|Publication number||US7864711 B2|
|Application number||US 11/688,582|
|Publication date||Jan 4, 2011|
|Filing date||Mar 20, 2007|
|Priority date||Mar 20, 2007|
|Also published as||DE102008010959A1, US20080232249|
|Publication number||11688582, 688582, US 7864711 B2, US 7864711B2, US-B2-7864711, US7864711 B2, US7864711B2|
|Inventors||Lee A. Barford|
|Original Assignee||Agilent Technologies, Inc.|
|Export Citation||BiBTeX, EndNote, RefMan|
|Patent Citations (5), Non-Patent Citations (8), Classifications (6), Legal Events (4)|
|External Links: USPTO, USPTO Assignment, Espacenet|
Data collection networks often sample data at a first location and then transmit the sampled data to another location for processing and analysis. In some data collection networks, data may be sampled randomly or irregularly as a function of time. In particular, a time interval between individual samples of a continuously time-varying signal may vary essentially randomly as a function of time.
Examples of such data collection networks include, but are not limited to, a wideband test system with random sampling and a time synchronized, low power network of sensors. A wideband test system with random sampling, when accompanied by accurate timestamping (e.g., time synchronization) of the samples, facilitates wideband signal characterization using average sample rates far below a conventional Nyquist sampling rate for the signal. In another wideband signal test situation, particular tests often require accurate data across limited spectral range (e.g., one-tone and two-tone tests of radio frequency devices). In such situations, randomized data sampling may minimize a total amount of data required for performing the tests. With respect to low-power networked sensors, a power consumption of each sensor is often directly related to a sample rate of the sensor. In many situations, reducing the data rate by employing randomized sampling facilitates low-power operation. In addition, constraints imposed by the network (e.g., network protocols and associated timing) often place practical restrictions on sampling intervals resulting in uneven or irregularly spaced samples. U.S. Pat. No. 6,735,539 B2 to Barford, incorporated herein by reference, teaches such a system using networked sensors with unevenly spaced samples having timestamps.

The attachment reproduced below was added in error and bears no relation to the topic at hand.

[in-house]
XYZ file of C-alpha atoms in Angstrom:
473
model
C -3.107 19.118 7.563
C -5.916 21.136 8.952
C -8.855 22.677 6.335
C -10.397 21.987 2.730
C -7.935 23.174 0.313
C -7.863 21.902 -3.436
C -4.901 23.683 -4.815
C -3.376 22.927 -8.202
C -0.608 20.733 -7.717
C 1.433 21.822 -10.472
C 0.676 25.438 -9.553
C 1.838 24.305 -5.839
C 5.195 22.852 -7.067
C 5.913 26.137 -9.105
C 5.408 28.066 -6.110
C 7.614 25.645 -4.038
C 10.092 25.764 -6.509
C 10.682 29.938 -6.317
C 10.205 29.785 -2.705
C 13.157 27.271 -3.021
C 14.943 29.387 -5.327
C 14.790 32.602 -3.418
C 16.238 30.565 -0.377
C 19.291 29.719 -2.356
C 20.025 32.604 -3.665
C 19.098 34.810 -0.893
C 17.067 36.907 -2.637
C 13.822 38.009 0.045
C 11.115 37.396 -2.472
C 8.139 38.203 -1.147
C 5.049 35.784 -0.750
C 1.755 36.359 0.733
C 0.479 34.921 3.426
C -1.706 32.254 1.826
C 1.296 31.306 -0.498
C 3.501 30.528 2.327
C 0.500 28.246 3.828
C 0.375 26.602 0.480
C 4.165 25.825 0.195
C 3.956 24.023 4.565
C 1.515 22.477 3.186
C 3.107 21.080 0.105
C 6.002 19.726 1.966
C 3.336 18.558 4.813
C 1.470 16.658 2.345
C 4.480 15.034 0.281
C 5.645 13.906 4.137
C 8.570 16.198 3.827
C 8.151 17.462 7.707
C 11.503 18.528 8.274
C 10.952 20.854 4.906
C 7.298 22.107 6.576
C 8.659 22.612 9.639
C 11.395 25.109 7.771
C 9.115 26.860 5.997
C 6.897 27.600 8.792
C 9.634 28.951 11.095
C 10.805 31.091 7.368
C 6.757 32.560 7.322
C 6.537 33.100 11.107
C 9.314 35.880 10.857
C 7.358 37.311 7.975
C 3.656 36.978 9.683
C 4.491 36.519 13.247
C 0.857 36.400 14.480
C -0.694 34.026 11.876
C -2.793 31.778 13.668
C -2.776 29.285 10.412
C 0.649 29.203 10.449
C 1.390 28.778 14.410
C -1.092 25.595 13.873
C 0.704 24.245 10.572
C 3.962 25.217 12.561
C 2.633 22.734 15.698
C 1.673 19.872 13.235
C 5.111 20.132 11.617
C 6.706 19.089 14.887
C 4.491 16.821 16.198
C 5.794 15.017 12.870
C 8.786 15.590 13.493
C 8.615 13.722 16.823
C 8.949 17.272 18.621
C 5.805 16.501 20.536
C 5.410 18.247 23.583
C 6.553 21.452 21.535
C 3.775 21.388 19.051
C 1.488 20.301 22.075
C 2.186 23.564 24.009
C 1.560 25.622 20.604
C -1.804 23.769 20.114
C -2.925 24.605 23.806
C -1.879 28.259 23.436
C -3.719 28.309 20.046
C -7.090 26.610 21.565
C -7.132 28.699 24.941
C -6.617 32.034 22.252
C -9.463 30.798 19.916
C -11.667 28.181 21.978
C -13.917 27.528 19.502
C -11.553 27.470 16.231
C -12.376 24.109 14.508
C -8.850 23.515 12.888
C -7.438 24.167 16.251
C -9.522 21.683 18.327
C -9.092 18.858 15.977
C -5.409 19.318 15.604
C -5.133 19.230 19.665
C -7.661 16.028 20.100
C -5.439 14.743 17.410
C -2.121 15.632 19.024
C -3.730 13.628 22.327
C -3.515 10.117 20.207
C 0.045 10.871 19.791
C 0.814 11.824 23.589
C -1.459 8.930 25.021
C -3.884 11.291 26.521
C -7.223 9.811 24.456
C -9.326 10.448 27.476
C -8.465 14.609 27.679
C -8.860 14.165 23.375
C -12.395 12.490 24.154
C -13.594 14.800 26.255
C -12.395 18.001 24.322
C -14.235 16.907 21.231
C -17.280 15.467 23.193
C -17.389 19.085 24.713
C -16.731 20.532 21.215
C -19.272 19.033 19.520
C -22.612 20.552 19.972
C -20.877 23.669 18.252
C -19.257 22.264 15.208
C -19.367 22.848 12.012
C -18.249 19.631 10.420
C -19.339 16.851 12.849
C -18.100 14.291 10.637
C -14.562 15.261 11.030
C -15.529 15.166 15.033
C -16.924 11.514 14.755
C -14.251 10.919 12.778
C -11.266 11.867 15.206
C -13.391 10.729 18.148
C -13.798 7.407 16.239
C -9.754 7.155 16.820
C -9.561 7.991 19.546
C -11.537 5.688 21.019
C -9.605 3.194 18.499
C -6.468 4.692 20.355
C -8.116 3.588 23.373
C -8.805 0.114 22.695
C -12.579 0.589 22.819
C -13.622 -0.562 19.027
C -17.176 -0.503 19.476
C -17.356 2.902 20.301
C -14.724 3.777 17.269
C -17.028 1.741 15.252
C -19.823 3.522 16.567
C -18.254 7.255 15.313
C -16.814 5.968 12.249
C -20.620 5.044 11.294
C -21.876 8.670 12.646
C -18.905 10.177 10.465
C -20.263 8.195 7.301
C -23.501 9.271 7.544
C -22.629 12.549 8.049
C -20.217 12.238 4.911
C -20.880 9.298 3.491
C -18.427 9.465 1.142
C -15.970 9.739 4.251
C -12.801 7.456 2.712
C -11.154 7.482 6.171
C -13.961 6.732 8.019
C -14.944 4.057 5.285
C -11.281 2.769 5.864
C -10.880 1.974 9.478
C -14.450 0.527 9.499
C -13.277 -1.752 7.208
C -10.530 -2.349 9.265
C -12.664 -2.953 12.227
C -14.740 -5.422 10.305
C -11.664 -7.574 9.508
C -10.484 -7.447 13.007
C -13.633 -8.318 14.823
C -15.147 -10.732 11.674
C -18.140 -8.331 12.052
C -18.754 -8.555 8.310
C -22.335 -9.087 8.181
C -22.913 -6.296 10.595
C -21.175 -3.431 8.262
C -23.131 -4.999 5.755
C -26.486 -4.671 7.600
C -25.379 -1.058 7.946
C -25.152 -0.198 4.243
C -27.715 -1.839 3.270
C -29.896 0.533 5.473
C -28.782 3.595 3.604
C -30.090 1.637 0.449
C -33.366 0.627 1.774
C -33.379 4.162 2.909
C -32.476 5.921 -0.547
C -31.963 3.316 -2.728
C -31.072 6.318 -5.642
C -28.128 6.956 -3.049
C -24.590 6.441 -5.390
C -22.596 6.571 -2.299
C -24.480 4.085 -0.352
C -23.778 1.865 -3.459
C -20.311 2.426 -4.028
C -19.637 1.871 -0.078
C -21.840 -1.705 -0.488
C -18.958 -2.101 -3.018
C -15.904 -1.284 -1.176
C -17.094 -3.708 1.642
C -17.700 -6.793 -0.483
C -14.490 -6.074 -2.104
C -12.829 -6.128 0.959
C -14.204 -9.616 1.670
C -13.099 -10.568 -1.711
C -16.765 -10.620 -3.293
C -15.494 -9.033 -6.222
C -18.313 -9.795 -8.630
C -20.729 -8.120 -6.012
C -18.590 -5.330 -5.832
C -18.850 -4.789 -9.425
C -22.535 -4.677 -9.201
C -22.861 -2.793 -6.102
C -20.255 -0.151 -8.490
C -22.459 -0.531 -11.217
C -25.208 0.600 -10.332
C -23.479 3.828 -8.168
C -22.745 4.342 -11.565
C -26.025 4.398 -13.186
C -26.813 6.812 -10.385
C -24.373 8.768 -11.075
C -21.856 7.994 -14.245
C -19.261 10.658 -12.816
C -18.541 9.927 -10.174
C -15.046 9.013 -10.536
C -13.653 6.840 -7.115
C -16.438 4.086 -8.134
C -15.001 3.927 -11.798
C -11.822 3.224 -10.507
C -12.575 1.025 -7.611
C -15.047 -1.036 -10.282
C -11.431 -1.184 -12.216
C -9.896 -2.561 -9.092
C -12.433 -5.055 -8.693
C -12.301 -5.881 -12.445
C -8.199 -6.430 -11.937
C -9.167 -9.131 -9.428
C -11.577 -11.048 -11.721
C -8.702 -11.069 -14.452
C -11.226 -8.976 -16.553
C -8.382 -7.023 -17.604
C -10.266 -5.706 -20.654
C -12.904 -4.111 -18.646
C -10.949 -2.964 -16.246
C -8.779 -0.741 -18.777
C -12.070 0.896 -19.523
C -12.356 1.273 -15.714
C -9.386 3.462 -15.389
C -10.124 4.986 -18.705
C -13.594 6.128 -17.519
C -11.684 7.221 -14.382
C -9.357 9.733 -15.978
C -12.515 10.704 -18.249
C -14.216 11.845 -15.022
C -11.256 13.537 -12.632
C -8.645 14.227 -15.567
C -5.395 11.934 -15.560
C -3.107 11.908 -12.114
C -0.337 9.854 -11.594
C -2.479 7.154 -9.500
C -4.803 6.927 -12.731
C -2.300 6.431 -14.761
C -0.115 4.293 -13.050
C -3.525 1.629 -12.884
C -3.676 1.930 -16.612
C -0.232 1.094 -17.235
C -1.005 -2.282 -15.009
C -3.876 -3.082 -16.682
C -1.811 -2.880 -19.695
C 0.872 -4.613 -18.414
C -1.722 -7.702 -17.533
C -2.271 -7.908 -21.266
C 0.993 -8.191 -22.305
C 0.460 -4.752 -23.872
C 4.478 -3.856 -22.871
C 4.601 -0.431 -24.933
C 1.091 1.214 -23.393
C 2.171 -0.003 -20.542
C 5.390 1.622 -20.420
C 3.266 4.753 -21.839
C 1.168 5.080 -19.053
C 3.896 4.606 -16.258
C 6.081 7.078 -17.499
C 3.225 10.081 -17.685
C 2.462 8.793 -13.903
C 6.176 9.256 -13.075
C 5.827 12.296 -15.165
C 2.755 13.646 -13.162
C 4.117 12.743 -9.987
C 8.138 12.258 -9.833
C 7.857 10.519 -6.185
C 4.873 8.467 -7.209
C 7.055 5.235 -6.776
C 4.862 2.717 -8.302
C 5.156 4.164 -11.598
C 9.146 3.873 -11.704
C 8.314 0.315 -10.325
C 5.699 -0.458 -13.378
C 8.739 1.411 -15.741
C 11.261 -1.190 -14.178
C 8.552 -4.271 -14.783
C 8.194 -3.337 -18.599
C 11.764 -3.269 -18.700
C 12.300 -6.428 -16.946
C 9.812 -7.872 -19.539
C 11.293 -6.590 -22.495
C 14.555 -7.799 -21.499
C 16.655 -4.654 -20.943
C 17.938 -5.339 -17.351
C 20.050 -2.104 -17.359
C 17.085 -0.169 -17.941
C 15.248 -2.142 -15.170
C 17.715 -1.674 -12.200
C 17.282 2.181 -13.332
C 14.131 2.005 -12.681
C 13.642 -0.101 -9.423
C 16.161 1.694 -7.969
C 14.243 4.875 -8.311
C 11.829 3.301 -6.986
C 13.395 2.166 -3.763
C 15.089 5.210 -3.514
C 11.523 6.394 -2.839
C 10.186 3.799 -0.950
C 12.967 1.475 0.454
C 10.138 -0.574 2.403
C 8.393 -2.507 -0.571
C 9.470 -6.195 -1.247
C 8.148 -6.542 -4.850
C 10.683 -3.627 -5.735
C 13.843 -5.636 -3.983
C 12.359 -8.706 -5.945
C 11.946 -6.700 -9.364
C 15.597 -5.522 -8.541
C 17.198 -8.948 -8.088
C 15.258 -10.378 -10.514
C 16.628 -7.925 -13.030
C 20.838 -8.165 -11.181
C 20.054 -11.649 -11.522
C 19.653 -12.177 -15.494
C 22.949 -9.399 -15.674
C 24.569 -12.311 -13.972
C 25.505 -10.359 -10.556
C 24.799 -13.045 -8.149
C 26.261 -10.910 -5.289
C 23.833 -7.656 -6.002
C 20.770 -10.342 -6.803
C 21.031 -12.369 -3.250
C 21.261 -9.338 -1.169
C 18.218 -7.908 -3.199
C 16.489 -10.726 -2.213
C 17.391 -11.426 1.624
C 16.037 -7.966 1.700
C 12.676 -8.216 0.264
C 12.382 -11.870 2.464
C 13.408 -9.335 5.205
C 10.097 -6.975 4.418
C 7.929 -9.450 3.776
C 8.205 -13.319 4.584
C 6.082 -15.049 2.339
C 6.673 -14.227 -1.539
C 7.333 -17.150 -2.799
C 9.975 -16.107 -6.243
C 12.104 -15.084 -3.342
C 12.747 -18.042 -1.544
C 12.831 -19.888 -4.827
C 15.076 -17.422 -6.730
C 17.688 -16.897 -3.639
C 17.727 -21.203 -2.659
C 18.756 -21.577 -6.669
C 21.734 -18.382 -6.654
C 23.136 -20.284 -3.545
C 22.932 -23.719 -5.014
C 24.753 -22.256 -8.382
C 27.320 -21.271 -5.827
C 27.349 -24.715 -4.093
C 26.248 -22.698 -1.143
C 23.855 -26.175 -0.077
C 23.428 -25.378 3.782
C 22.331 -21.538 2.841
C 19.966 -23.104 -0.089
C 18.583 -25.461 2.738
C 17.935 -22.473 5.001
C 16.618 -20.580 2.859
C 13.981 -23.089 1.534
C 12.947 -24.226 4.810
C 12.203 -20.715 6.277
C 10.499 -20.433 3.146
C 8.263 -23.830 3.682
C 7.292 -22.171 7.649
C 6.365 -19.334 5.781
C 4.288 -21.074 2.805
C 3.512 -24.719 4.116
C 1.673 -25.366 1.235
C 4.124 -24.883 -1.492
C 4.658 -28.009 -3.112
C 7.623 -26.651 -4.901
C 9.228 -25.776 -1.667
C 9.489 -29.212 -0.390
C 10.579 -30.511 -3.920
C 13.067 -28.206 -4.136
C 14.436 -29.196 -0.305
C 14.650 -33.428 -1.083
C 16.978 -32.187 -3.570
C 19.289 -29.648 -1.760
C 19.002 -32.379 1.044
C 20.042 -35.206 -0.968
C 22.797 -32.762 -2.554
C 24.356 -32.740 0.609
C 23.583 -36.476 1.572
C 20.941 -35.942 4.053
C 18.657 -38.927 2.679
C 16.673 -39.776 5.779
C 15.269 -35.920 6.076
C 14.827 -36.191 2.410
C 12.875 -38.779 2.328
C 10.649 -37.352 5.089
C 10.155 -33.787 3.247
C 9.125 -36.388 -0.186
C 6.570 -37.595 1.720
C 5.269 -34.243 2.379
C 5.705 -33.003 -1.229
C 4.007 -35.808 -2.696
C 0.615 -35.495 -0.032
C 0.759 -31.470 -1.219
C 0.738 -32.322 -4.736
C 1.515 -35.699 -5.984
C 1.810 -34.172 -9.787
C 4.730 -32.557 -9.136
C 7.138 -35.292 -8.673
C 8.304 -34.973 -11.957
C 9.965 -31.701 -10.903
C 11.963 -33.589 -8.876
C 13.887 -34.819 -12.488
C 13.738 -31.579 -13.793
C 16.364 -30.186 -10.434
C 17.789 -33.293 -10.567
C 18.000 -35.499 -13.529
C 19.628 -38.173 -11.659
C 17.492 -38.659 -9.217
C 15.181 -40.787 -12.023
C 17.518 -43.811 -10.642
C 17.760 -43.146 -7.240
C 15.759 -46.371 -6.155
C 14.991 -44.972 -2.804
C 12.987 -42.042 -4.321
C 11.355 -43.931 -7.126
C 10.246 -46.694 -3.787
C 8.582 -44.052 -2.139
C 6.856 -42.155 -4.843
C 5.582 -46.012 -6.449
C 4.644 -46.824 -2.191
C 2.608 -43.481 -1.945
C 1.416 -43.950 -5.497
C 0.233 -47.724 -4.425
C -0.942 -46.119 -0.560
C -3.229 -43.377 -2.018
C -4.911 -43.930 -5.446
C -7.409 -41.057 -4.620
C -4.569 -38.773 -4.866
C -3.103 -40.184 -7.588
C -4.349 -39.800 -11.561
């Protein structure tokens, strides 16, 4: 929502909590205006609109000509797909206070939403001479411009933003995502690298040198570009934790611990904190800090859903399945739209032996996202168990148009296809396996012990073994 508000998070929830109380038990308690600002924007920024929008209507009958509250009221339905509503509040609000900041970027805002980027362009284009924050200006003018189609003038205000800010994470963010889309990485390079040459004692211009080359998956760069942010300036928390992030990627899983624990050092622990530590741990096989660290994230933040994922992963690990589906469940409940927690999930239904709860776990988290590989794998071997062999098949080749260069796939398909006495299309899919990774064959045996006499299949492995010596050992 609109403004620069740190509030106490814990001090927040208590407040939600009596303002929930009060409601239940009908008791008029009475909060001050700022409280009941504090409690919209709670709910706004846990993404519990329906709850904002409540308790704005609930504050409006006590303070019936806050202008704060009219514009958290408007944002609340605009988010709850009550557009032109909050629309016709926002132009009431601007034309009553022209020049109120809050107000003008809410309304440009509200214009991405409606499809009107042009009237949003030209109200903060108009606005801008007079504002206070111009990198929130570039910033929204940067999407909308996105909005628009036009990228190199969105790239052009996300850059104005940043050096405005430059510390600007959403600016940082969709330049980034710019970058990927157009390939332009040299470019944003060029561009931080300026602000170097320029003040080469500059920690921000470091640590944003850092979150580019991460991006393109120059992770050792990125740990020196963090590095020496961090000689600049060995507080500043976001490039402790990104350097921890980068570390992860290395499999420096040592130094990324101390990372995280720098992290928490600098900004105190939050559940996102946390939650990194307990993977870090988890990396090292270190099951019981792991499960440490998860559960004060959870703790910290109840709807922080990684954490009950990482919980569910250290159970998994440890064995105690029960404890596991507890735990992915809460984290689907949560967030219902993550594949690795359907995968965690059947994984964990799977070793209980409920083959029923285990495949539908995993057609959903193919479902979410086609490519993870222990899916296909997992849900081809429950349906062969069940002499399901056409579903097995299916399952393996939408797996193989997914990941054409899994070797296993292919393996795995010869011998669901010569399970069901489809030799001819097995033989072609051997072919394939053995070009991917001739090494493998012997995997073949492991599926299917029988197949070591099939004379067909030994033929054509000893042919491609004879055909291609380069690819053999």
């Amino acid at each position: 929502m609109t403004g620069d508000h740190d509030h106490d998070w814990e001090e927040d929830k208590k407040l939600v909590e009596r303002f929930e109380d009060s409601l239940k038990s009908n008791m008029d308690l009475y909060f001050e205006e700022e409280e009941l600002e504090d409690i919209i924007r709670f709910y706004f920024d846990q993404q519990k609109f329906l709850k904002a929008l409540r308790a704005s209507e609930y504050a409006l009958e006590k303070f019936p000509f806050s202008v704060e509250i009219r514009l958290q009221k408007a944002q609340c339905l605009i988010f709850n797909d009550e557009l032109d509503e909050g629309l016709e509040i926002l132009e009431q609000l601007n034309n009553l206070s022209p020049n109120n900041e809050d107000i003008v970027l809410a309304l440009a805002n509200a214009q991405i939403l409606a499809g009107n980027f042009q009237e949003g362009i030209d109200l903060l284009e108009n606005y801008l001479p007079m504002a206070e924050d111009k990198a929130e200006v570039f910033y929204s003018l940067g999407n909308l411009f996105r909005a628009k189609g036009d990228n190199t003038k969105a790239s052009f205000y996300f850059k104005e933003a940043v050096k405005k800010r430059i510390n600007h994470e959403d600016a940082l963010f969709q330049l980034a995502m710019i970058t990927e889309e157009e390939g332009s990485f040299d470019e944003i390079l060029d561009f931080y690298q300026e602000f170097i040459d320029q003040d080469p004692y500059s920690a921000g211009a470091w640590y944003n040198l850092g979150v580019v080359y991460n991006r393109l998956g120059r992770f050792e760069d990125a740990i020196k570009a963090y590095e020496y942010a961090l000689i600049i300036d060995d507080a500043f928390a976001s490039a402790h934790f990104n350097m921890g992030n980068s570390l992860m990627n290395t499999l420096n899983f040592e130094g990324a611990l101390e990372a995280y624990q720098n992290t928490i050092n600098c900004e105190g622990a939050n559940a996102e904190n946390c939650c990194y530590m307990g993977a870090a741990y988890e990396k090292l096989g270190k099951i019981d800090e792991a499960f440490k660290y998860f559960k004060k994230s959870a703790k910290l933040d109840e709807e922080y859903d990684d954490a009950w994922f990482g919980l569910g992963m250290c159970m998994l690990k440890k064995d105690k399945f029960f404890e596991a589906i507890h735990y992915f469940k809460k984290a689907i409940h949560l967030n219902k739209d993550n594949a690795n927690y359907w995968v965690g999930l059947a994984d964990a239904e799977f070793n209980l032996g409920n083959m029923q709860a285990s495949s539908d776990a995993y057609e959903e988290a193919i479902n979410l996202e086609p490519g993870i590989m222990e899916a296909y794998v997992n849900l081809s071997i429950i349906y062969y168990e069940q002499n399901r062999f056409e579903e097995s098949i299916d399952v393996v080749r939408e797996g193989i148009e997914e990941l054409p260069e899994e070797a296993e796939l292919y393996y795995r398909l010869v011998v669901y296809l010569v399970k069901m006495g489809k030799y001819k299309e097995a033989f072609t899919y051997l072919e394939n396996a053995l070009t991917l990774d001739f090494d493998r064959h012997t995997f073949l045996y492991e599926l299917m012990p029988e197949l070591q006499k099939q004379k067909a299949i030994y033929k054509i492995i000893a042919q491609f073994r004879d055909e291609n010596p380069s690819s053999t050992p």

Median filtering is known by those of ordinary skill in the art as a non-linear digital filter technique suitable for continuously time-varying signals that is useful for purposes of removing noise in the data and signal smoothing. The median filter identifies an amplitude value wherein half of the time the data is above the median amplitude value and half of the time the data is below the median amplitude value.
A rank order filter is a more general filter based on the median filter concept wherein a percentage p between 0% and 100% may be selected. A rank order filter returns the amplitude value where p % of the data is below the returned amplitude value and (100−p) % of the data is equal to or above the returned amplitude value.
Publication entitled “Sorting Continuous-Time Signals and the Analog Median Filter”, authored by Paulo J. S. G. Ferreira published in the IEEE Signal Processing Letters, Vol. 7, No. 10, in October 2000, proposes a solution to median and rank order filtering in terms of distribution and rearrangement of data in a continuously time-varying function and analog filtering. While rank order analog filtering is a helpful discussion, there remains a practical solution for a digital median and rank order filter suitable for use on data sampled at random intervals of time.
An understanding of the present teachings can be gained from the following detailed description, taken in conjunction with the accompanying drawings of which like reference numerals in different drawings refer to the same or similar elements.
In the following detailed description, for purposes of explanation and not limitation, example embodiments disclosing specific details are set forth in order to provide an understanding of embodiments according to the present teachings. However, it will be apparent to one having ordinary skill in the art having had the benefit of the present disclosure that other embodiments according to the present teachings that depart from the specific details disclosed herein remain within the scope of the appended claims. Moreover, descriptions of well-known apparatus and methods may be omitted so as to not obscure the description of the example embodiments. Such methods and apparatus are clearly within the scope of the present teachings.
An approach for implementation of a rank order filter for a time-synchronized system is described. The time-synchronized system may be a time-synchronized measurement system, time-synchronized control system, or both. With specific reference to